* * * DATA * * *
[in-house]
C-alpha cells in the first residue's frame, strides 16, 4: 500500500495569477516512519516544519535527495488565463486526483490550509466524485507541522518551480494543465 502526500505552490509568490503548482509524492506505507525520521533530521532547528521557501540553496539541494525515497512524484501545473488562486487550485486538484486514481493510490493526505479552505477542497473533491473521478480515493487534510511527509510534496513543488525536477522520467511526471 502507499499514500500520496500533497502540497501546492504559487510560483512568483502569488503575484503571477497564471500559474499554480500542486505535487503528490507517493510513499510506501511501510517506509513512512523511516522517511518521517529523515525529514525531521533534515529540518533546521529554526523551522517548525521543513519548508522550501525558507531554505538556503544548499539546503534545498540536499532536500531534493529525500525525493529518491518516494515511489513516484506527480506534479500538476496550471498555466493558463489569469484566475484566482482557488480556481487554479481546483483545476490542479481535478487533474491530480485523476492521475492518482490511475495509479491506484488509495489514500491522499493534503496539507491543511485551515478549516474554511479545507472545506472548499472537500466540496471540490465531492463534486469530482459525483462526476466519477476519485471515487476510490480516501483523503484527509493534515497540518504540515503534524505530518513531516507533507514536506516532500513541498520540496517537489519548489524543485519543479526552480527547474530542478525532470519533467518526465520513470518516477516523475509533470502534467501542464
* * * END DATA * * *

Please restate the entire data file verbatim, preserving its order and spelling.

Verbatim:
[in-house]
C-alpha cells in the first residue's frame, strides 16, 4: 500500500495569477516512519516544519535527495488565463486526483490550509466524485507541522518551480494543465 502526500505552490509568490503548482509524492506505507525520521533530521532547528521557501540553496539541494525515497512524484501545473488562486487550485486538484486514481493510490493526505479552505477542497473533491473521478480515493487534510511527509510534496513543488525536477522520467511526471 502507499499514500500520496500533497502540497501546492504559487510560483512568483502569488503575484503571477497564471500559474499554480500542486505535487503528490507517493510513499510506501511501510517506509513512512523511516522517511518521517529523515525529514525531521533534515529540518533546521529554526523551522517548525521543513519548508522550501525558507531554505538556503544548499539546503534545498540536499532536500531534493529525500525525493529518491518516494515511489513516484506527480506534479500538476496550471498555466493558463489569469484566475484566482482557488480556481487554479481546483483545476490542479481535478487533474491530480485523476492521475492518482490511475495509479491506484488509495489514500491522499493534503496539507491543511485551515478549516474554511479545507472545506472548499472537500466540496471540490465531492463534486469530482459525483462526476466519477476519485471515487476510490480516501483523503484527509493534515497540518504540515503534524505530518513531516507533507514536506516532500513541498520540496517537489519548489524543485519543479526552480527547474530542478525532470519533467518526465520513470518516477516523475509533470502534467501542464